Kharhaz

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Re: Turn to Stone and Enchantment Transfusion
« Reply #8 on: January 24, 2015, 08:34:59 PM »
One more thing and thing I want to run by you

Step 1 seems to be where commitment to the action happens. Before step 1 finishes you can decided not to attack and do a separate action in certain examples.

This leads me to believe that reason battle fury would not get a second attack, would be because the action can not be completed in step 1 as the target is no longer a valid target of the quick melee action, as per incap condition. (aside from the clear as day rule written that says so)

Step 1 seems to be the lynch pin here and boy it would be nice to get something all official. Not because I really care one way or the other, but so I can stop thinking about it :P

« Last Edit: January 24, 2015, 08:55:31 PM by Kharhaz »

Zuberi

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Re: Turn to Stone and Enchantment Transfusion
« Reply #9 on: January 24, 2015, 10:04:51 PM »
You are correct that you are not fully committed to the action until you complete step 1, but step 1 is still merely a part of the process of completing the action no different than steps 2 through 8 are. All we're saying is once you've already done part of the action, you can't change your mind about doing the whole action.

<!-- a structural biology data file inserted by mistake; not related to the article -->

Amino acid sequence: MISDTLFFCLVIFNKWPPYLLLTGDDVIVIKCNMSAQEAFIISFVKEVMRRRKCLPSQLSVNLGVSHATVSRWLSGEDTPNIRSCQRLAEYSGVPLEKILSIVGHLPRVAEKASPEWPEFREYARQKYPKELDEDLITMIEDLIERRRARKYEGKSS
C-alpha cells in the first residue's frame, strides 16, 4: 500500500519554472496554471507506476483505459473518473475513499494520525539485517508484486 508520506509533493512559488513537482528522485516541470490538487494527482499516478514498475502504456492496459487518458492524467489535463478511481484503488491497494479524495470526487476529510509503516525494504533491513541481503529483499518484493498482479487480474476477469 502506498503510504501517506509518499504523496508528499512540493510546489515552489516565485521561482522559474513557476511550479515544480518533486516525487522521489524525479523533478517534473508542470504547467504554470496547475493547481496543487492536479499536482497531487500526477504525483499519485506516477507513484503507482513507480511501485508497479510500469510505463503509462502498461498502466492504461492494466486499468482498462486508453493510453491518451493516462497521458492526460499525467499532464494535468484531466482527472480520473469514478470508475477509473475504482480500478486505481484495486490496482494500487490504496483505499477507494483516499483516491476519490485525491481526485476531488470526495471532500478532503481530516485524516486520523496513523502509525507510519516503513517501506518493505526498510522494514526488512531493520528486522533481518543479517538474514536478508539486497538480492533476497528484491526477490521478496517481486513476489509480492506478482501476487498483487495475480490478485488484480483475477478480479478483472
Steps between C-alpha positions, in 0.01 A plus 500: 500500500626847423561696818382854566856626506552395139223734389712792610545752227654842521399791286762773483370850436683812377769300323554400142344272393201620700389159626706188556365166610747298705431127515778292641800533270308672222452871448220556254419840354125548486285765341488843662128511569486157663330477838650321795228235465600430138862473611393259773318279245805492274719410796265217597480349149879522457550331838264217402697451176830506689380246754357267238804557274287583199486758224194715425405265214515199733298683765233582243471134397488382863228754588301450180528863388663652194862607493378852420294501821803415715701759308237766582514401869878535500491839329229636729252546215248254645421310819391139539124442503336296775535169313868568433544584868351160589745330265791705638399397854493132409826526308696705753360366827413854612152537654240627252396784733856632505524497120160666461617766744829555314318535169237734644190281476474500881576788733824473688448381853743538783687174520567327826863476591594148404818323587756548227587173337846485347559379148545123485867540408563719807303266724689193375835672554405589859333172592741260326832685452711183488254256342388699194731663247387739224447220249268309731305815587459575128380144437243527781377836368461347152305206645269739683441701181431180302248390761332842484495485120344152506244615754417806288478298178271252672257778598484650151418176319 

With the battle fury example, you have already completed step 1 for the initial attack before you get stunned and are thus committed to the action of attacking. The action of attacking, however, includes a battle fury attack. They are not separate things. So, the fact that battle fury is prevented from performing step 1 again, tells us that incapacitation keeps an action that you've already committed to from carrying out certain steps. Incapacitation does not prevent step 1 from occurring because you're unable to select a legal target either. No place in it's definition does it mention being unable to target or having restricted targeting. The only reason you'd be unable to perform step 1 is because it is considered part of taking an action.

So, could anything else be considered part of taking an action? Well, every step could potentially be considered part of the action, but we also know that steps 6, 7, and 8 are not affected. Thus, I think all of the steps of an action in which the incapacitated creature could be said to be acting or doing something are part of the action, ie steps 1, 3, 4, and 5. Steps 2, 6, and 7 are being performed by the defender rather than the attacker, and step 8 is a mandatory status check to see if the attack has ended or has other parts that still need performed, so none of them are affected. Of course, if you are unable to complete step 1, then you do not have a legal target and the whole attack is cancelled. That is my thinking on the matter. Like you said, I would really like to hear an official answer to this, but I'm also waiting on an official answer to some other interesting rules abnormalities that have been pending for a few months now. Perhaps I should revive my old unanswered questions thread that I kept going a good portion of last year.